Thousands of New Cannabis Businesses Forming Now
Most Will Make a Serious Mistake
Because it’s so easy to create an LLC online, many people choose a plug ‘n chug boilerplate. Some use the cheapest attorney they can find. This mistake can cost thousands of dollars later. Don’t overlook the importance of your operating and partnership agreements because comprehensive documents can save you from a lot of grief.
If you are entering a business partnership, the odds are that you will experience a fracture within 5 years. Government statistics show the failure rate of partnerships at 70%. That means nearly 3 of 4 partnerships will fail within 5 years of launch. Most partners who come to me for help are in the third year of business. That’s a crucial time as most companies that survive reach profitability in the third year. There is little hope for a business that is still running negative after 3 years unless that business is experiencing very rapid growth.
What happens when internal problems arise? Let’s take away the possible negative events that can shock a business. Partners die. They get sick or injured. Life events demand attention—a sick spouse, for example.
Putting those aside, what happens if you and your partner have a difference of vision? You want the company to expand; your partner wants to stabilize and collect some profit. What happens?
What do you do if your partner gets tired of making $5 an hour and has a big opportunity to work for another company? This happens every day. People get tired of working hard for a future reward they no longer can see. They won’t walk away. They hold on to their stake but grow increasingly dissatisfied with the business. They often stop working.
I recommend that you address this possibility before it comes up. Set the terms for a voluntary exit by a partner. Make those terms very specific and update them annually. What do I mean by specific?
Most boilerplate buyouts call for a process. There are some appraisals, you take the average and that’s the price a partner gets when choosing to leave. So after paying for 3 appraisals, you average them out. Let’s say that average says the business is worth $400,00.0 The remaining partner simply pays $200,000 for 1/2 of the business. Easy, right? Where do you get $200,000???? Is the business worth that when a partner is leaving? There are not many businesses that have $200,000 in spare cash after 3 years.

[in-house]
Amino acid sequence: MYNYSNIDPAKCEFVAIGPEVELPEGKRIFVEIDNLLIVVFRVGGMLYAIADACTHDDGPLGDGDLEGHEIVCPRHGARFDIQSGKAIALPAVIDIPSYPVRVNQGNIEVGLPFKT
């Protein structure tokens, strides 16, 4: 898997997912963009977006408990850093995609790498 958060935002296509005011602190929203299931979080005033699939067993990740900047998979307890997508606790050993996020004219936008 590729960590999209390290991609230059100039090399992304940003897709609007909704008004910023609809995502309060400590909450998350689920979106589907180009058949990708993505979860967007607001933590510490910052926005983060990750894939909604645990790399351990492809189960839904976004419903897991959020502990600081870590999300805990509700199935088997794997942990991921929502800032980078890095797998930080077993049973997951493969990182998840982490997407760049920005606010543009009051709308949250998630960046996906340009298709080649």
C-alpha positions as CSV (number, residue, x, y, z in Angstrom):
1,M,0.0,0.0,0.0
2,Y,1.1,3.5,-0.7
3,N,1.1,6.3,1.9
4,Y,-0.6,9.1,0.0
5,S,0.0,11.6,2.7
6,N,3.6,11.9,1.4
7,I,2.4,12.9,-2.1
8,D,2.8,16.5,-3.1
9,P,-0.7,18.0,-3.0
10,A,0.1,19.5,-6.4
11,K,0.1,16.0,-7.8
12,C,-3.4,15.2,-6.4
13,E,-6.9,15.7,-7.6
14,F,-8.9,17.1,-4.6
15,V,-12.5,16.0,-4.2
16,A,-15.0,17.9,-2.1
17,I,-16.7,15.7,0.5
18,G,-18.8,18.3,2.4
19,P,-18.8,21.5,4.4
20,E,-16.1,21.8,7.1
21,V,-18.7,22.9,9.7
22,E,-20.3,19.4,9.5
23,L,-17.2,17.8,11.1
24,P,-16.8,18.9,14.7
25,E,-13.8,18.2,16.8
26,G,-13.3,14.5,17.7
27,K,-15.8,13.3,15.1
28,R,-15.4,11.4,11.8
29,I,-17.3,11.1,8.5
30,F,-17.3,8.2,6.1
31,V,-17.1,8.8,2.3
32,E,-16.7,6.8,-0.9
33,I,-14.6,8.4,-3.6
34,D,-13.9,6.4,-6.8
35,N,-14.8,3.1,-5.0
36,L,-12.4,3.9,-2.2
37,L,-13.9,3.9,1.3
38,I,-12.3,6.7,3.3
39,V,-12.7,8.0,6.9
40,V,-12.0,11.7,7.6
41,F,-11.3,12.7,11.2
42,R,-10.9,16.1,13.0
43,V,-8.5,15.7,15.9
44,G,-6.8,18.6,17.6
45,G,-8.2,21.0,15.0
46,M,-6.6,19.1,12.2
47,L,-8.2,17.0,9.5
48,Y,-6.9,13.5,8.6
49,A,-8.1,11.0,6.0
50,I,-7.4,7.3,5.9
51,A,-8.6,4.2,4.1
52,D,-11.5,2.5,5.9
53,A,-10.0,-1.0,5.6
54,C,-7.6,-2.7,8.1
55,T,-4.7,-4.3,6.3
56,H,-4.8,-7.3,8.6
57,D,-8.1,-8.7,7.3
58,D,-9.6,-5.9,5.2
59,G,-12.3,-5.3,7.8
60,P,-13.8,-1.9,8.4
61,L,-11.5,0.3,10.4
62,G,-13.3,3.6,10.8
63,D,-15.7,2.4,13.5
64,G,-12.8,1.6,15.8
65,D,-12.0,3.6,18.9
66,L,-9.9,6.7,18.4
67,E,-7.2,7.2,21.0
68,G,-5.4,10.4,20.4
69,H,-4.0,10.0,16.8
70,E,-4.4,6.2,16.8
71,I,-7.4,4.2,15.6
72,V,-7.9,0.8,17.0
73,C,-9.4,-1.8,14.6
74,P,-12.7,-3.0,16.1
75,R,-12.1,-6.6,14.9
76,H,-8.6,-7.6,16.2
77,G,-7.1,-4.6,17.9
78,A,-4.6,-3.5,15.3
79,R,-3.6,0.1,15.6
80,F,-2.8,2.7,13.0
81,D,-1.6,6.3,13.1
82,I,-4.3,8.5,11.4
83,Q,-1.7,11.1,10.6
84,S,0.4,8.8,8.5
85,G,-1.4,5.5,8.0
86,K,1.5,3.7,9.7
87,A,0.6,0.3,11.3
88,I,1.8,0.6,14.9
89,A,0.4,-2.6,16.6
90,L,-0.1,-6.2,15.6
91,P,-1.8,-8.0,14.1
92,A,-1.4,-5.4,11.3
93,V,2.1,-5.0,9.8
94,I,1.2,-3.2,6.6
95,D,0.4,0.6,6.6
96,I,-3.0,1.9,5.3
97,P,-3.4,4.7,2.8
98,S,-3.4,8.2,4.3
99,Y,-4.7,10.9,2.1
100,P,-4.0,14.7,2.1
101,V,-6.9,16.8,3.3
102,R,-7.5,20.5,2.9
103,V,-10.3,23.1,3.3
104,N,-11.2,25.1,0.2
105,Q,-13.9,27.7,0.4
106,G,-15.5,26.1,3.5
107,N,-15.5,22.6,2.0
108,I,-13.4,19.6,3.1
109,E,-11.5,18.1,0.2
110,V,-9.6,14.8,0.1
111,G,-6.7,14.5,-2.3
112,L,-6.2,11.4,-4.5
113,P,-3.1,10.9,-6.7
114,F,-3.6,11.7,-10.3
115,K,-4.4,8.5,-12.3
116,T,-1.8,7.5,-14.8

I like to set an internal buyout figure in advance. Let’s say we agree on $100,000. The business might be worth $500,000 but we’ve agreed that if a partner leaves voluntarily, they get $100,000. There’s an incentive to stay in! But what if an outside party wants to buy the entire company? No problem, sell it for whatever price you wish. The voluntary exit price is for internal use only.
Next, we set the terms. Since the business probably won’t have cash if someone wants to leave, we can include payment terms in the agreement. $100,000 to be paid at 3% interest over 5 years. There, done.
Now, every year you need to update the number. If you cannot agree to a new figure by April 15th of the new year, the figure increases by 5% each year unless a new number is set by agreement.
Should a dispute break out, you have a price and a process to redeem a partner’s interest. I’m giving a simplified version of what I recommend, but you get the idea. Most buy-sell agreements are vague where specifics matter most: Price and terms.
Yes, you need to deal with death, disability, and non-performance as well. I’ll save that for another post. Partnership dispute is the most likely problem to arise.
If you are just getting started, you probably haven’t got a good document if a partner decides to leave the business. Why? Most boilerplate agreements do not handle this issue with the specificity needed to bring swift resolution should a problem break out.
If the documents are inadequate, resolution comes through legal channels, and that’s very expensive.
Chris Reich, TeachU